Rise of the deceived village: Ukrainian grain bankrupts farmers in the EU


Strikes, columns of tractors and blocked roads near border crossings – Polish farmers launched a large-scale protest due to the massive supply of Ukrainian grain to the republic. The uncontrolled influx of inexpensive agricultural products is putting Eastern European farmers on the brink of ruin. Ukrainian grain, which was supposed to transit the territory of the European Union, actually settles in the markets and displaces more expensive local products. Izvestia investigated what the protests would lead to.

Demarch of tractors

The protests of Polish farmers are becoming more visible. On Friday, February 17, strikes are scheduled in the Lubelskie Voivodeship. On Thursday, February 16, farmers once again blocked the customs checkpoint Yagodin-Dorogusk on the border with Ukraine. On Tuesday, February 14, farmers took to the streets in the West Pomeranian, Lower Silesian, Opole and Świętokrzyski voivodeships. Despite the distance separating them (some of the territories are on the border with Ukraine, some are on the western borders), farmers have common requirements. First of all, to stop the uncontrolled influx of grain.

Outraged farmers have been on strike since the beginning of the year. Roads are blocked by tractors and cars. They spend days and nights at checkpoints. In Grebenn, on the border with Ukraine, for example, at least three hundred farmers and a hundred agricultural machines gathered. “We are already planning further pickets, we will split into smaller groups and will protest around the clock, replacing each other. We give the government two weeks to take concrete measures and put things in order,” warns the co-organizer of the protest in the city of Staszow, Grzegorz Skurski.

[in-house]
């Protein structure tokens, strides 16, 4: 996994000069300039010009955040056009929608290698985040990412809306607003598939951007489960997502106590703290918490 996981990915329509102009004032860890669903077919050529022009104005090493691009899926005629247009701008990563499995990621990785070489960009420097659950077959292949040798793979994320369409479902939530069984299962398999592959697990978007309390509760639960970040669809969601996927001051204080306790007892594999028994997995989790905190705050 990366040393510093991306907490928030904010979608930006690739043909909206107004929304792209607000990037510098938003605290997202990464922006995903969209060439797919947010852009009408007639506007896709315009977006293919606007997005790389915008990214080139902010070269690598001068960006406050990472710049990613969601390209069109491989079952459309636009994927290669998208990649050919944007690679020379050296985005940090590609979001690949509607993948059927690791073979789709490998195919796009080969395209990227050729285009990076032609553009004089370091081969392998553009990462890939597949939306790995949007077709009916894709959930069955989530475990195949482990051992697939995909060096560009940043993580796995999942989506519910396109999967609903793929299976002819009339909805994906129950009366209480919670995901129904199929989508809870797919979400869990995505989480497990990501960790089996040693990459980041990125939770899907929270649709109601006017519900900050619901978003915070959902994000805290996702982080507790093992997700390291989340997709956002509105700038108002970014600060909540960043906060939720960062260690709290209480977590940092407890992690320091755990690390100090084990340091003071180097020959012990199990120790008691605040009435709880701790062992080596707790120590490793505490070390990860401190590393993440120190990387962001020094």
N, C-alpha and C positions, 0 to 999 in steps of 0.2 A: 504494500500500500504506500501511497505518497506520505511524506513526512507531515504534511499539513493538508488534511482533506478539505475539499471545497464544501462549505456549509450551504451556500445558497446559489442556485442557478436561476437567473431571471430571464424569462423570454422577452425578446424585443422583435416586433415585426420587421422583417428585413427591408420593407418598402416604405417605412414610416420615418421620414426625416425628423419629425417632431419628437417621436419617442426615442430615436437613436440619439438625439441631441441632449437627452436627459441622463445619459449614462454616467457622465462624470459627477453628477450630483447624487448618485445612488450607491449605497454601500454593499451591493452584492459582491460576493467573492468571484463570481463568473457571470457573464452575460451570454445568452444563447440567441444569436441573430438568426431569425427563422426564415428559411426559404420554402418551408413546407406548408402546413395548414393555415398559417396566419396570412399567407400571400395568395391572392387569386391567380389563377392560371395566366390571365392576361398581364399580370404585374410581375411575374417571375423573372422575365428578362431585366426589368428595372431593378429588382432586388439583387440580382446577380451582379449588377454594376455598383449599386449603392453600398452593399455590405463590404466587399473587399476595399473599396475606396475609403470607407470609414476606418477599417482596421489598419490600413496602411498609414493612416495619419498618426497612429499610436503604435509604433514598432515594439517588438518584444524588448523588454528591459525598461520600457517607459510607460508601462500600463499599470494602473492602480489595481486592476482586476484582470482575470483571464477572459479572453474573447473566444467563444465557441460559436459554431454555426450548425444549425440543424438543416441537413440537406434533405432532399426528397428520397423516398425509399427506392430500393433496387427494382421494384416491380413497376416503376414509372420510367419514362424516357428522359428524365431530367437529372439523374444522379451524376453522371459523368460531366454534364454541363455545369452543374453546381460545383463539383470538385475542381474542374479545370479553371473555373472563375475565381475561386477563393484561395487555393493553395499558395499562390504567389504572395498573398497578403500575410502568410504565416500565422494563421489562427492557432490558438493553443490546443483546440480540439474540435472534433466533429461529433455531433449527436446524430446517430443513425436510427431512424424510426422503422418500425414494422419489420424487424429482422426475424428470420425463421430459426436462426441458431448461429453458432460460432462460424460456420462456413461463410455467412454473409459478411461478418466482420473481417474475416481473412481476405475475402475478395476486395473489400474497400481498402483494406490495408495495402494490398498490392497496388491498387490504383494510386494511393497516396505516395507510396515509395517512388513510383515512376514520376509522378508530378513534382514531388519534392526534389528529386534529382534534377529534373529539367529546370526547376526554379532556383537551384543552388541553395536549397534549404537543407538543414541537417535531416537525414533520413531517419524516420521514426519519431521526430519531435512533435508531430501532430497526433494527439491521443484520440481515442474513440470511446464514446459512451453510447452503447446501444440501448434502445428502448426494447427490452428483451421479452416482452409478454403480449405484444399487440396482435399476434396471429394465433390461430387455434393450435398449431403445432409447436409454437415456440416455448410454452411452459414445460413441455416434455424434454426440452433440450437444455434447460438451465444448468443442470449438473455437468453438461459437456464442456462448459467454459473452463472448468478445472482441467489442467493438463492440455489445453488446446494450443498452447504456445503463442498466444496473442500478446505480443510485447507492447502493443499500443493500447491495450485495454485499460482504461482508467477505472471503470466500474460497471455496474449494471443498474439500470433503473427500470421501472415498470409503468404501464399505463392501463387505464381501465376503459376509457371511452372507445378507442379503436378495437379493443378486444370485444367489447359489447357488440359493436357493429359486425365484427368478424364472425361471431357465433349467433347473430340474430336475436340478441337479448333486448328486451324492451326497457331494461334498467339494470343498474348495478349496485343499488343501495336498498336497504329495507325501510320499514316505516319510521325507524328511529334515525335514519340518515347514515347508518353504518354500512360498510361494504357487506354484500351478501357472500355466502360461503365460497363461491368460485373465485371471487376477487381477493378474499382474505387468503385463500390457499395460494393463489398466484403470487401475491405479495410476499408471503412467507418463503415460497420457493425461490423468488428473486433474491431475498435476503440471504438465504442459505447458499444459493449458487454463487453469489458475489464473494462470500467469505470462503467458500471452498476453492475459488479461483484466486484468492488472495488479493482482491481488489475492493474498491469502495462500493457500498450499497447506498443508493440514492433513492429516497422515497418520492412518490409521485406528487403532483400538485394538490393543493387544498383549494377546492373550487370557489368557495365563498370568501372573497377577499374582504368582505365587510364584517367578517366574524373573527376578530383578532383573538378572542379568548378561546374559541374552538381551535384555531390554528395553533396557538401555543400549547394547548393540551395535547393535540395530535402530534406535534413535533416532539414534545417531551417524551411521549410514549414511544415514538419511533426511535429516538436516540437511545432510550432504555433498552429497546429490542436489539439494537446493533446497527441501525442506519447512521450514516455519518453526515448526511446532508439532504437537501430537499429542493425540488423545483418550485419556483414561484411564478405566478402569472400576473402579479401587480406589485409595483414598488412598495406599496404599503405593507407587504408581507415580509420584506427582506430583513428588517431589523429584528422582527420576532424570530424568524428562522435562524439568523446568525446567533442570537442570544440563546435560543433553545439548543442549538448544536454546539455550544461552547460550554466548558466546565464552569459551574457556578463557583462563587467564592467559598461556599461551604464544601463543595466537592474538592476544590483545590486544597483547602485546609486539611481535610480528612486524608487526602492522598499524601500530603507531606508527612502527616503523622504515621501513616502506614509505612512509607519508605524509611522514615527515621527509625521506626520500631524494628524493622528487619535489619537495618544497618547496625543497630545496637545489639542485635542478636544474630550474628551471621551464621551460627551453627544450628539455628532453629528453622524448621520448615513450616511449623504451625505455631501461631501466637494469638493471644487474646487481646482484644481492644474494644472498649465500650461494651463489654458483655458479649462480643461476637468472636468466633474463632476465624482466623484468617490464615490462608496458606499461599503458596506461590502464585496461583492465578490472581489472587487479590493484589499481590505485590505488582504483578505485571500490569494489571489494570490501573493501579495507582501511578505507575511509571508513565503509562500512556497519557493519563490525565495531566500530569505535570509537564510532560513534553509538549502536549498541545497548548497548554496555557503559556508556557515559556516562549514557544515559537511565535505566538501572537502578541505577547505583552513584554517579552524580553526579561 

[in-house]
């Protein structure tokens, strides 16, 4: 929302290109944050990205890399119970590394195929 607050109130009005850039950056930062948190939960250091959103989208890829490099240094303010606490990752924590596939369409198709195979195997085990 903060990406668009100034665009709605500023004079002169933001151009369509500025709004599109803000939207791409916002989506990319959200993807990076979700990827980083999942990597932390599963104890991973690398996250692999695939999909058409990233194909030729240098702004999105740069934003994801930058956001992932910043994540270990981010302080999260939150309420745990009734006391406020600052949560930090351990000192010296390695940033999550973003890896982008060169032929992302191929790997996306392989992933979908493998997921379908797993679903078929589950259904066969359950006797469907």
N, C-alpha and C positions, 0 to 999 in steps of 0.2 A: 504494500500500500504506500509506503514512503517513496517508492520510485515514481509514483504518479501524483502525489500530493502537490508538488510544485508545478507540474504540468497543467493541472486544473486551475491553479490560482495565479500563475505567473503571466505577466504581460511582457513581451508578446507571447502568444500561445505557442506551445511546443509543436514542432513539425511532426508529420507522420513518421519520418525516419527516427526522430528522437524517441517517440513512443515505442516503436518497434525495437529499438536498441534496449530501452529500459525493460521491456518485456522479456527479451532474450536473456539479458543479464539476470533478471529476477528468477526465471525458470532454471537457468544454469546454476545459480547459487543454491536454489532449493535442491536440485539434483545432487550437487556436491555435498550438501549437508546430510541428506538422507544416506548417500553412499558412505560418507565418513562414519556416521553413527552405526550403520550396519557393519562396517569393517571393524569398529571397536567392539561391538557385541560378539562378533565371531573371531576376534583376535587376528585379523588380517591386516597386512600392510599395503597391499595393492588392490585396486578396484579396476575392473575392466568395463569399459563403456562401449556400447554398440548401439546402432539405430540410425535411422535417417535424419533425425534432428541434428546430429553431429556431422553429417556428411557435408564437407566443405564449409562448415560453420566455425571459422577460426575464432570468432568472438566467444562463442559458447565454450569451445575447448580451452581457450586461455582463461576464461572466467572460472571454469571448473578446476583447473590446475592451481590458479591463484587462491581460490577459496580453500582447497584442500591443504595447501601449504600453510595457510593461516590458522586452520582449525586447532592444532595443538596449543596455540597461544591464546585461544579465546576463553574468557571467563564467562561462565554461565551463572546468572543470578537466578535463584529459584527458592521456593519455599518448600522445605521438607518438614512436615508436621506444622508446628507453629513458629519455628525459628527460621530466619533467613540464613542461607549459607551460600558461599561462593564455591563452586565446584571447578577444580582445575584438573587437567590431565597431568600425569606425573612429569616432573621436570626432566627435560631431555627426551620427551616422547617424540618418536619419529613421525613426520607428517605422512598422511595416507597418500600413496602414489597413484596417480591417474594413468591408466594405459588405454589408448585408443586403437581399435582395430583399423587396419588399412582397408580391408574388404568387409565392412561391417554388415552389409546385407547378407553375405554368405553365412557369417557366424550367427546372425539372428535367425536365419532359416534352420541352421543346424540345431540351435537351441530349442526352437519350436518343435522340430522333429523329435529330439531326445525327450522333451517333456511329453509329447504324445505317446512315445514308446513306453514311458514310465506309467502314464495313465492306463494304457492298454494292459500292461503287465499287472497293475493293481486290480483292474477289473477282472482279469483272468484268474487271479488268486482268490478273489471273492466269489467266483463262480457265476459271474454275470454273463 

Photo: AP Photo/Czarek Sokolowski

Farmers have been trying to get through to the government for a long time. At the same time, associations of agricultural producers are well organized in the republic. There is a powerful trade union AgroUnia, the Deceived Village association, the National Union of Agrarians, the Union of Rural Youth and other organizations. They coordinate their actions with the police. The protesters, for example, pledged to let cars with humanitarian aid and fuel cross the border.